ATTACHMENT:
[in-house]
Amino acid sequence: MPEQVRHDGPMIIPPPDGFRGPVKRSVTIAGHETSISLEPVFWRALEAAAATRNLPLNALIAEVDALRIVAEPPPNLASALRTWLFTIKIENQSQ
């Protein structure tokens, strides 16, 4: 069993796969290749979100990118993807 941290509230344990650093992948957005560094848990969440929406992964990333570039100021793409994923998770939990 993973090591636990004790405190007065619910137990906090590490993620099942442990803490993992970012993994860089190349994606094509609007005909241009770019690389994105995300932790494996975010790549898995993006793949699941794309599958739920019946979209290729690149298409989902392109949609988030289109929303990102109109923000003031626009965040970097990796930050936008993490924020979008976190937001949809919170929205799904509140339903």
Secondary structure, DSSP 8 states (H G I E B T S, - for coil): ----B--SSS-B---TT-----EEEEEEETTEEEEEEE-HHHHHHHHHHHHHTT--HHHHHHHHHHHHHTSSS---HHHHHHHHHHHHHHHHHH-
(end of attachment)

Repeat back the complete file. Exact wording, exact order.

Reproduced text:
[in-house]
Amino acid sequence: MPEQVRHDGPMIIPPPDGFRGPVKRSVTIAGHETSISLEPVFWRALEAAAATRNLPLNALIAEVDALRIVAEPPPNLASALRTWLFTIKIENQSQ
């Protein structure tokens, strides 16, 4: 069993796969290749979100990118993807 941290509230344990650093992948957005560094848990969440929406992964990333570039100021793409994923998770939990 993973090591636990004790405190007065619910137990906090590490993620099942442990803490993992970012993994860089190349994606094509609007005909241009770019690389994105995300932790494996975010790549898995993006793949699941794309599958739920019946979209290729690149298409989902392109949609988030289109929303990102109109923000003031626009965040970097990796930050936008993490924020979008976190937001949809919170929205799904509140339903």
Secondary structure, DSSP 8 states (H G I E B T S, - for coil): ----B--SSS-B---TT-----EEEEEEETTEEEEEEE-HHHHHHHHHHHHHTT--HHHHHHHHHHHHHTSSS---HHHHHHHHHHHHHHHHHH-